It was in the middle of 13th century when a terrible disease broke out in Vienna.
It spread around rapidly and disfigured people in a horrible way. No one knew a remedy for the plague and so people who were infected were brought to a hospice outside the town.
This infirmary was located near to a chapel dedicated “To the good Saint Job”; next to the small church stood a beautiful big linden tree. This place was haunted by the so called “lament”; a restless spirit who sang their songs of lamentation out of the treetop at night.
These laments sounded so eerie that people were afraid to be in this area in the dark and the patients of the hospice complained about nocturnal sleep disturbance. Finally the people of the neighbourhood asked the hospice’s priest to relieve them from the terrifying lament with prayers and invocations.
In the following night the priest took crucifix and holy water and went to the mysterious tree accompanied by a group of people. As they came closer they clearly heard the wailing tones. No doubt – a haunted soul held here their gruesome complaints.
The clergy’s companions halted. Only the priest proceeded to the spooky tree.
Louder and louder sounded the plaintive - eerie alien and yet human.
A ray of moonlight pierced the clouds and threw its light on a shadowy figure. Immediately the priest picked up his crucifix, sprinkled holy water and with trembling voice he recited his incantations.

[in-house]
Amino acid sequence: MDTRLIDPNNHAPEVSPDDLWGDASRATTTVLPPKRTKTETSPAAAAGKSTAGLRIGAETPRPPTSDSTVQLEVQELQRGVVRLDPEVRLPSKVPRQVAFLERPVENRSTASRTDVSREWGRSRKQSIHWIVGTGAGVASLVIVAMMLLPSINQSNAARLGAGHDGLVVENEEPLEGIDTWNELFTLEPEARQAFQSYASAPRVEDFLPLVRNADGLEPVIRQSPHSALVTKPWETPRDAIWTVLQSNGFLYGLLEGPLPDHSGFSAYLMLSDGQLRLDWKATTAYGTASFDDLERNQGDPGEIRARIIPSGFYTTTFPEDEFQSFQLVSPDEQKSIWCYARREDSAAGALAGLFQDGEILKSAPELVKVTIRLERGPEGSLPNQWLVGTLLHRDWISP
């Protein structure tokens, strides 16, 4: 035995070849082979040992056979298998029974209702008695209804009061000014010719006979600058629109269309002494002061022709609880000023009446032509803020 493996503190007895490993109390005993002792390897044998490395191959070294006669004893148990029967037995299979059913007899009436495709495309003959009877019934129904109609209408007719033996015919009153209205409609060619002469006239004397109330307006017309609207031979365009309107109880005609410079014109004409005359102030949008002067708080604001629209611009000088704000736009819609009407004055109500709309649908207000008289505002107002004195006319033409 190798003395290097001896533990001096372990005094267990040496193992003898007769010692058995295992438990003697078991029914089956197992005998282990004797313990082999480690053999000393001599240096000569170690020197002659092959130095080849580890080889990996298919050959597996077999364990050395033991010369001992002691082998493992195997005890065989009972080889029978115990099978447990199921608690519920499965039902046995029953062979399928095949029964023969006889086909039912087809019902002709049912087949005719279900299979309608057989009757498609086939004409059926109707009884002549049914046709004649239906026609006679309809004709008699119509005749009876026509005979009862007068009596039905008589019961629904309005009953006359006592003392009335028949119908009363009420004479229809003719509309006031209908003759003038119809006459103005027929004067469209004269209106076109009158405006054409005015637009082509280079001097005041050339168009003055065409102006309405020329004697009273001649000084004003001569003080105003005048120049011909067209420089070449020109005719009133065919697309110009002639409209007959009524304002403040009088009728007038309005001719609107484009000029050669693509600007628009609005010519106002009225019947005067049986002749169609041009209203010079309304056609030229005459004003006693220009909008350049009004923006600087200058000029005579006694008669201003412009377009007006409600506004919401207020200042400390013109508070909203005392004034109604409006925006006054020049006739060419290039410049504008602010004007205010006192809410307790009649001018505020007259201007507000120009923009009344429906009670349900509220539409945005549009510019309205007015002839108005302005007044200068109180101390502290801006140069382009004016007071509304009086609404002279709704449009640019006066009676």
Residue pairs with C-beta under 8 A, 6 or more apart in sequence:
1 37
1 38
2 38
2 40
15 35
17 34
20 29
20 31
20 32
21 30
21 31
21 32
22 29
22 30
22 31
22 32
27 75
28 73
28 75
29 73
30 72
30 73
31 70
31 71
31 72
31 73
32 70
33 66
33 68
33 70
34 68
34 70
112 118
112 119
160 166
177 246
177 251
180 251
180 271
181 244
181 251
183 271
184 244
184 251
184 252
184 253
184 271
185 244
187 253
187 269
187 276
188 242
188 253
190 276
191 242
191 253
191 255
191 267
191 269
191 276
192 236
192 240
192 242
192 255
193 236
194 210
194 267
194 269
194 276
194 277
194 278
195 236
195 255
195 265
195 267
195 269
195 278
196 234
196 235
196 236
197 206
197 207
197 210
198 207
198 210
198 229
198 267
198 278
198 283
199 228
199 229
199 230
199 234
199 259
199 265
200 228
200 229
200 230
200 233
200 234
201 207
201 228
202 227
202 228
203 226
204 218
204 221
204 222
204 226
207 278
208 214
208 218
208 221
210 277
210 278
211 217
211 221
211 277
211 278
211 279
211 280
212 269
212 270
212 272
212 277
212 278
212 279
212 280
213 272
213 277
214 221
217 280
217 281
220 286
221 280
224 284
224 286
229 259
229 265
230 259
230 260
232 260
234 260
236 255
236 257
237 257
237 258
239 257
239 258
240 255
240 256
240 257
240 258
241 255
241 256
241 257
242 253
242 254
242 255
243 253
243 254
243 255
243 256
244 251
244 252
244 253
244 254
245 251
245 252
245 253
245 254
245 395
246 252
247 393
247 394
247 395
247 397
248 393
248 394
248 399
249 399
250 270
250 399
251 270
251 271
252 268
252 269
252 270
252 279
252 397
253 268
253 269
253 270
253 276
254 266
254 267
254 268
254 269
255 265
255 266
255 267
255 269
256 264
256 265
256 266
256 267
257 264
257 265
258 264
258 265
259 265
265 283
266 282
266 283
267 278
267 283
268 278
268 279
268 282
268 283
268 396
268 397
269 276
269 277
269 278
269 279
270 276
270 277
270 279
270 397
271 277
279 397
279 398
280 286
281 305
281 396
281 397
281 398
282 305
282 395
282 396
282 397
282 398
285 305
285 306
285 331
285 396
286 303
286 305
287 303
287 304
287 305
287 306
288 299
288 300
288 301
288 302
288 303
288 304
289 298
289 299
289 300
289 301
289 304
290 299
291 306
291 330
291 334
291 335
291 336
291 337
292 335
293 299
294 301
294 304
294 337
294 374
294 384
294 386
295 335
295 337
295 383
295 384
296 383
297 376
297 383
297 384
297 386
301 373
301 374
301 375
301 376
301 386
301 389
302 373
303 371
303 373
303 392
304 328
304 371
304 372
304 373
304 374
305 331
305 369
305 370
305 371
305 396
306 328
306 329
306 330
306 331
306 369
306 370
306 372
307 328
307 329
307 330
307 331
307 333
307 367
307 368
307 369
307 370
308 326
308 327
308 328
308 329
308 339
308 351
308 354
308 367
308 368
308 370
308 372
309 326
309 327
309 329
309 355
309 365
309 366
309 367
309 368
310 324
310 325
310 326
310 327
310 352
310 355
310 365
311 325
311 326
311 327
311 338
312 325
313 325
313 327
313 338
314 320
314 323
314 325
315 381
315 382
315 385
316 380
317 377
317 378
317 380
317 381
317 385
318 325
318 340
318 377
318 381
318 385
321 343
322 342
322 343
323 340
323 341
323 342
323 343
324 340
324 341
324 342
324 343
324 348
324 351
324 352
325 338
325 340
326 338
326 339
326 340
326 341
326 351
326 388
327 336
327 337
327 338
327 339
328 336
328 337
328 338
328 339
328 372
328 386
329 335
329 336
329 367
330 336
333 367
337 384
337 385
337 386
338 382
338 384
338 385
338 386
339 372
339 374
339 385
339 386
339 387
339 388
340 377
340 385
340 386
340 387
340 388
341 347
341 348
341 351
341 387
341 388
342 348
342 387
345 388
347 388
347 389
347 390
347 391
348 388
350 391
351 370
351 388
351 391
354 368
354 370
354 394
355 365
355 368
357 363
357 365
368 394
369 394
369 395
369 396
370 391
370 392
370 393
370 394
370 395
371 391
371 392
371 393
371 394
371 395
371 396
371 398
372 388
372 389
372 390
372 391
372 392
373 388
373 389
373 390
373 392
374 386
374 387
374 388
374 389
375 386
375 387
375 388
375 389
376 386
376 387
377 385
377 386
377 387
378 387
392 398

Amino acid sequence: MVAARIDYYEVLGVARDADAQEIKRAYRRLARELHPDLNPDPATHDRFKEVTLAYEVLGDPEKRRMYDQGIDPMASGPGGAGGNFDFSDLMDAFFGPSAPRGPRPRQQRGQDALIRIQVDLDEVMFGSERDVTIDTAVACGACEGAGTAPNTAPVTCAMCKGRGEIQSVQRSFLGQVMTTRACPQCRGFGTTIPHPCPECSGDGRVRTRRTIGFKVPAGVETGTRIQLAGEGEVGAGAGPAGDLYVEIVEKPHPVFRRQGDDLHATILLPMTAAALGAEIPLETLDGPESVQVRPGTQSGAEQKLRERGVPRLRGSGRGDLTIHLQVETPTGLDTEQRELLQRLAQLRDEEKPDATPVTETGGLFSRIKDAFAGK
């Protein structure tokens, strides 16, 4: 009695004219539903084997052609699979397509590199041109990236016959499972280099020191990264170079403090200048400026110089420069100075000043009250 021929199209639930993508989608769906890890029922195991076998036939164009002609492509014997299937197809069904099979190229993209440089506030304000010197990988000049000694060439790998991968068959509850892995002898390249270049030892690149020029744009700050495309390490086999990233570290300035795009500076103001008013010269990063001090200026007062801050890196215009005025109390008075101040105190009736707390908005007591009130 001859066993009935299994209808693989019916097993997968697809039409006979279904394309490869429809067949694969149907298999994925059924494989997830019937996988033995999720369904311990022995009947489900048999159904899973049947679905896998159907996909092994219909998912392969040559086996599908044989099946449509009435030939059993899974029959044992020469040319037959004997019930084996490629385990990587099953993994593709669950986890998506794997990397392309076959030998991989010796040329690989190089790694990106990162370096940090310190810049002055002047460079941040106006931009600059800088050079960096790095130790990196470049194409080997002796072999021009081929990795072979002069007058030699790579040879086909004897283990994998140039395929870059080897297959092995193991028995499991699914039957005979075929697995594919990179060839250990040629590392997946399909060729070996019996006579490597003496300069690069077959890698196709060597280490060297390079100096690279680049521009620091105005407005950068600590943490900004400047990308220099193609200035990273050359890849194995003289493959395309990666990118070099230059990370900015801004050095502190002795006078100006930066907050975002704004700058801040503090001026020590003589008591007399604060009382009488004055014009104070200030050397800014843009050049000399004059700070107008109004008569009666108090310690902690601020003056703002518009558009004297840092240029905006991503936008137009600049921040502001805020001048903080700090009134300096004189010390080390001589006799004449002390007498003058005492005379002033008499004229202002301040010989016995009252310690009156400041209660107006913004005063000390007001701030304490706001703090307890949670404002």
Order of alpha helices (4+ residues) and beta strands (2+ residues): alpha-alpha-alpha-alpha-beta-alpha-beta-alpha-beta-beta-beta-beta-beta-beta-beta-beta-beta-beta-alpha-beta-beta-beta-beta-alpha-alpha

And lo and behold the plaintive tones they had heard previously stopped instantly.
Instead the concerned bystanders saw that the eerie dark figure seemed to take the priest and disappeared with him behind the chapel.
The next day a smiling priest was back.
He told the concerned that the odd sounds hadn’t come from any kind of ghost. A singing knight whose name he had promised not to tell had performed his lamentations about the prevalent disease. The lonely linden tree so the knight thought was the perfect place to express his pain.
But although the laments weren’t heard anymore the people didn’t believe the priest’s words; they thought he had allied with the ghost and had persuaded the restless soul to move to another place.
Since that incident the hospice was known as “To the Tree of Lamentation” (in German “Zum Klagbaum”). The name remained until the institution was closed.
Still today an alley of Vienna’s 4th district is named Klagbaumgasse which reminds of the eerie melodies of the lamenting tree.
Copyright © 2012 Ingrid Prohaska
Special thanks to the Flash Pulp Crew for including this legend in their 'FlashCast 52 - Zombie Pie' !